Something creaked at the bottom of the stairs and a thin wash of light spilled into the hallway. A shadow crossed it. Somebody was walking in the kitchen. The fridge door banged.
Her throat was locked; she could not squeeze even a whimper through it.
Only Bill had joyfully butchered her name like this, and she had loved it coming from him. Her right foot touched the stair below, bare toes like frightened mice. Then her left.
Something rolled down the stairs from above; something light, like tumbleweed. It brushed the back of her leg, and this was enough to upset her fragile balance and send her careening down, a scream finally tearing through her numb lips. She banged her shin and ended up sprawled at the foot of the stairs in the impenetrable darkness, her t-shirt riding up above her waist.
Erin hauled herself up and stumbled into the kitchen, snapping on the lights on as she went.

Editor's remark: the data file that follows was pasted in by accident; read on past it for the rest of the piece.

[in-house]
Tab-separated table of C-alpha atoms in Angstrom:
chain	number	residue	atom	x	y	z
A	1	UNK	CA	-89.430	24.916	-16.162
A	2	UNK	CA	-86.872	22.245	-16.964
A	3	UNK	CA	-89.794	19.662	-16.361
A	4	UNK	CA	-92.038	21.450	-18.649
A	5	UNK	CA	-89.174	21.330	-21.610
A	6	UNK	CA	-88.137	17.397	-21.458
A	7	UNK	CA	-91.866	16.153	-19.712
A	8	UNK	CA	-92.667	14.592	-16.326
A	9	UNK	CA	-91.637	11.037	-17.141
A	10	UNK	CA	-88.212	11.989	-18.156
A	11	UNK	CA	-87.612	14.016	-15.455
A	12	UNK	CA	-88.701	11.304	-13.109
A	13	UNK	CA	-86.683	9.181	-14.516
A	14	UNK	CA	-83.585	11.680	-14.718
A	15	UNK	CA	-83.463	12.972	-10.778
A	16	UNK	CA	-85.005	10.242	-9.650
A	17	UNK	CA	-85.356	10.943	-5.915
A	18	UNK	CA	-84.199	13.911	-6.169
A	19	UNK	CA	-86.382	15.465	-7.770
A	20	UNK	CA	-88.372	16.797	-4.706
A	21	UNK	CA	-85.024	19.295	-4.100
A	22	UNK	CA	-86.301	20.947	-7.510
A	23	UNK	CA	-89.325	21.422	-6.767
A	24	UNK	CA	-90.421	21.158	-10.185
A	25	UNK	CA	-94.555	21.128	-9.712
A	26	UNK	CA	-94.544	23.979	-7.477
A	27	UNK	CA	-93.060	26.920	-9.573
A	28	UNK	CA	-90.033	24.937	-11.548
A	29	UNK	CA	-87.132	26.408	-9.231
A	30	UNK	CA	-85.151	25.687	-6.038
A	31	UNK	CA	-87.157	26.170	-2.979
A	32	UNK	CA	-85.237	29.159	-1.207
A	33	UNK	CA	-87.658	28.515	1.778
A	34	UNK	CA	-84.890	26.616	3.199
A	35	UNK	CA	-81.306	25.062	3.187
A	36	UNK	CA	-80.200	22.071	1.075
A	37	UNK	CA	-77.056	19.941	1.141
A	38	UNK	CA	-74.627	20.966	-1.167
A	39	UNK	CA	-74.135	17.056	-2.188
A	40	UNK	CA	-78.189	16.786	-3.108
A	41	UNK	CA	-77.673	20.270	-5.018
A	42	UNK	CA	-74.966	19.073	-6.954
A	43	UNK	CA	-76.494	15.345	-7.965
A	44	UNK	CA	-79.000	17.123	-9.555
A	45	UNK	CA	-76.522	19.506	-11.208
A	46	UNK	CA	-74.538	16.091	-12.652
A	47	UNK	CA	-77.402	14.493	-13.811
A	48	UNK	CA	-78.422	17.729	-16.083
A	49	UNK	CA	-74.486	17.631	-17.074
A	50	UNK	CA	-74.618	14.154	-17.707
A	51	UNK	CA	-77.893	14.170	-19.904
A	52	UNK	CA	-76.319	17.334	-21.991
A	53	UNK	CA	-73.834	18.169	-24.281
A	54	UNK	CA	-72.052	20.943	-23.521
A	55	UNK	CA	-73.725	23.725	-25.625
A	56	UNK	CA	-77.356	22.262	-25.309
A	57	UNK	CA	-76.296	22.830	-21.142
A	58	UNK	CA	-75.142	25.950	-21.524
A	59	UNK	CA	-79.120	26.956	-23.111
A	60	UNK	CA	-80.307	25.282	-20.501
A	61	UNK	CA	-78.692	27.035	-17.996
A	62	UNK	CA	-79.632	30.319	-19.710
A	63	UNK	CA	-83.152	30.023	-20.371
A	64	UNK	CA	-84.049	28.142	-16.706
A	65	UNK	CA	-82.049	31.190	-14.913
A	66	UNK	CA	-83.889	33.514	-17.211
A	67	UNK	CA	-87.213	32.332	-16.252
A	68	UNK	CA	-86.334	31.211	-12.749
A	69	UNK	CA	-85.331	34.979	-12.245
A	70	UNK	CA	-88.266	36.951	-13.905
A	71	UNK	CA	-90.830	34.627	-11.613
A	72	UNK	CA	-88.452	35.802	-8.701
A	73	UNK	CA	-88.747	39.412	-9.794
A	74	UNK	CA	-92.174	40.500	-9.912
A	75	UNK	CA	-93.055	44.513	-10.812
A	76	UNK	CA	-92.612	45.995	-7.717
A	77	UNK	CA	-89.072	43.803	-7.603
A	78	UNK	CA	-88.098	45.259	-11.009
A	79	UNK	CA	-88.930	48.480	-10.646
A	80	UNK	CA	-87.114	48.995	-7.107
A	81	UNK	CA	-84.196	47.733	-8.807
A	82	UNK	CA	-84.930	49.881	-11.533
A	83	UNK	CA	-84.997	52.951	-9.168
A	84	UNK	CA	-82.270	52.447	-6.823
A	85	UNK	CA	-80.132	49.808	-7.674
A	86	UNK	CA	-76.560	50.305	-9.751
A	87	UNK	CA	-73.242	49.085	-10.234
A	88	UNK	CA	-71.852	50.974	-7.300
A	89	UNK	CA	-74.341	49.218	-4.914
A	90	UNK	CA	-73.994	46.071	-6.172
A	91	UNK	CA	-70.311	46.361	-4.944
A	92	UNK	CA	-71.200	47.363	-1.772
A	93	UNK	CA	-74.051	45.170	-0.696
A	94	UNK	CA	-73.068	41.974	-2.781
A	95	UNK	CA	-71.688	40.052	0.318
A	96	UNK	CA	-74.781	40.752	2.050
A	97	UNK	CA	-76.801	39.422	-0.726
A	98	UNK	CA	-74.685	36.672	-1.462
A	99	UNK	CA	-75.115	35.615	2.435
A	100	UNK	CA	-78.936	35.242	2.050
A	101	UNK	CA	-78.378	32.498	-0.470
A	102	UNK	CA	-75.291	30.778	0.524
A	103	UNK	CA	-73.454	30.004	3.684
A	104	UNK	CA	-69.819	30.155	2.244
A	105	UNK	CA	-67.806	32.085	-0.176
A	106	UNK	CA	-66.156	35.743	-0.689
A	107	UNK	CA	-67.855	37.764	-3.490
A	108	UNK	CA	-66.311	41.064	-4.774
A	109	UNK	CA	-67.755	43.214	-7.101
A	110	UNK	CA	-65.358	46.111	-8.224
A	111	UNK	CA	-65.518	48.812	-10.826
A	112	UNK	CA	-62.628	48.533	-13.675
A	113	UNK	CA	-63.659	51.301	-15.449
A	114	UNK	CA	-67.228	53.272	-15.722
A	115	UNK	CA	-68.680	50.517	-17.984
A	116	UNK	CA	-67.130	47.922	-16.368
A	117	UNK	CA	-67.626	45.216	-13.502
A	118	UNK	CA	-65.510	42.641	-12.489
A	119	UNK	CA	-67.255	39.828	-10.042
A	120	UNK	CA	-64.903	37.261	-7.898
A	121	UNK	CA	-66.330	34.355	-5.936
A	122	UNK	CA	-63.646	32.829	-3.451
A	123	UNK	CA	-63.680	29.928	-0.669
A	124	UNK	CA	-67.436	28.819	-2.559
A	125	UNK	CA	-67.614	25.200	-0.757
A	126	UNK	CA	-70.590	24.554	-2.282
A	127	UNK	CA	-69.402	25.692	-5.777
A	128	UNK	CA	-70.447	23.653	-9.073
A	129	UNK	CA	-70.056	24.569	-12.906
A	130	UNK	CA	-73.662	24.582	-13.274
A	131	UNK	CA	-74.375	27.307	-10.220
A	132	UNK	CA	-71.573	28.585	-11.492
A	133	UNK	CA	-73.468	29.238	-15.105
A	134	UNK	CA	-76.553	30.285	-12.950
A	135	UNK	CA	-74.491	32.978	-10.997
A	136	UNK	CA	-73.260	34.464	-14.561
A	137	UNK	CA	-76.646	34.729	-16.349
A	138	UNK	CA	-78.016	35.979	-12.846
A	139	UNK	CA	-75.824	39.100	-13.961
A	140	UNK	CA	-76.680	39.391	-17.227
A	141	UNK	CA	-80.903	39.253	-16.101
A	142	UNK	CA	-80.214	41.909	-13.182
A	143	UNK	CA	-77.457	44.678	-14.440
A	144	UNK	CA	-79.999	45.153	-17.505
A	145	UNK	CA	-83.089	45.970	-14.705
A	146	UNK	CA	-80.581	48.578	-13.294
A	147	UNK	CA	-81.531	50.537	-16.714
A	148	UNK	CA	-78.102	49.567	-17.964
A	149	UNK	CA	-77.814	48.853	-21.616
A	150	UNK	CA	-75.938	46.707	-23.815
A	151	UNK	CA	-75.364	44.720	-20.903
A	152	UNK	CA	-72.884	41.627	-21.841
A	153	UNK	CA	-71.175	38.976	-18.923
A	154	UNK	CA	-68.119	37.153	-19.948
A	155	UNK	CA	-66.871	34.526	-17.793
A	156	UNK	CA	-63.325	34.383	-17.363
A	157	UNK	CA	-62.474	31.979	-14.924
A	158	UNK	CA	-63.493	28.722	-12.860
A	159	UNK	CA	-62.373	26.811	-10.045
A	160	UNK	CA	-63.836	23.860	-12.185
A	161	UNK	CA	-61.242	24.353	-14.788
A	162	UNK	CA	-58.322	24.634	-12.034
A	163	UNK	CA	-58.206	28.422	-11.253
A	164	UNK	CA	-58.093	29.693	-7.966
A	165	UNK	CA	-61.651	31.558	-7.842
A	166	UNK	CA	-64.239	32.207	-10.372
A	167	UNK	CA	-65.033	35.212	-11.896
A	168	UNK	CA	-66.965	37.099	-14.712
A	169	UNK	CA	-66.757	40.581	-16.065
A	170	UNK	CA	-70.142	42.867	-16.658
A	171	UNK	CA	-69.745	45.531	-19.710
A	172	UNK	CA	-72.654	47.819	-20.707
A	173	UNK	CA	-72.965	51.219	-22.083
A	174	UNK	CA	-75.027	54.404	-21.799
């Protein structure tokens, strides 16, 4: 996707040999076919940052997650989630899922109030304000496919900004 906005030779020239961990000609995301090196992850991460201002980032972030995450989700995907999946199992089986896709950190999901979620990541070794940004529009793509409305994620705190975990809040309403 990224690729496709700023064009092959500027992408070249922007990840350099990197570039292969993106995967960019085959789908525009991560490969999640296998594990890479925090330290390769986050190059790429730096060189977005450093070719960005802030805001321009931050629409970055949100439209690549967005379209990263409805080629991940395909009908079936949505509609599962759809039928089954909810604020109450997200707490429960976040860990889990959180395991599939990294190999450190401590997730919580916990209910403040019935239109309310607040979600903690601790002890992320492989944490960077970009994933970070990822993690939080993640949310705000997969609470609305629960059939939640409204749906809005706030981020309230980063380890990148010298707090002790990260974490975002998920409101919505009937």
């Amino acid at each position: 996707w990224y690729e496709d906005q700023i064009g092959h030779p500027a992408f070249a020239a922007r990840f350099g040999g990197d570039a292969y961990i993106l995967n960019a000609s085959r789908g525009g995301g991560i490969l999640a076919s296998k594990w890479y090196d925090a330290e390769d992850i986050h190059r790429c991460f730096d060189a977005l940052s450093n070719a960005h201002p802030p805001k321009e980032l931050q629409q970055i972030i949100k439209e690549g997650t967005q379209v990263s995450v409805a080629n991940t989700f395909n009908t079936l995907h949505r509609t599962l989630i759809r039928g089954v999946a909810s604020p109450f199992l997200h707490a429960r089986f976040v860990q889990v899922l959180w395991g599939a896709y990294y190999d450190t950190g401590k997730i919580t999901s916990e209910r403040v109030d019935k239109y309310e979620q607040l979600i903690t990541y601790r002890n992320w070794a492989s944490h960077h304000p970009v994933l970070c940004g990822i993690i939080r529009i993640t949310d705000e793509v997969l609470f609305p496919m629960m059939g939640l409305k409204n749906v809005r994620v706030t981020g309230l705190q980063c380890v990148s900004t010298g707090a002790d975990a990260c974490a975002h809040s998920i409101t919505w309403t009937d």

The kitchen was empty; the fridge undisturbed.
She limped back. On her way up to her bedroom, she stooped and picked up the Venetian mask.
She contemplated the mask next morning as she was drinking her coffee.
“You’re trying to keep me here, aren’t you?” she said aloud. “You’re trying to prevent me from going back to him.”
It was insane: talking to a mask like this. But was not it even more insane to deny your own experiences? She knew what she had seen. Bill had been in bed with her; Bill had been in the kitchen, calling her to come down.
Wasn’t time flexible? She had read it somewhere. She had never been interested in esoteric fields like physics or ancient history. This world was enough for her: here and now. Or it had been enough when she had shared it with Bill.
If it was possible to go back to the past... Go back to Venice. This was the moment of perfect happiness, perfect togetherness, unsullied by the shadow of cancer.
Copyright © 2015 by Elana Gomel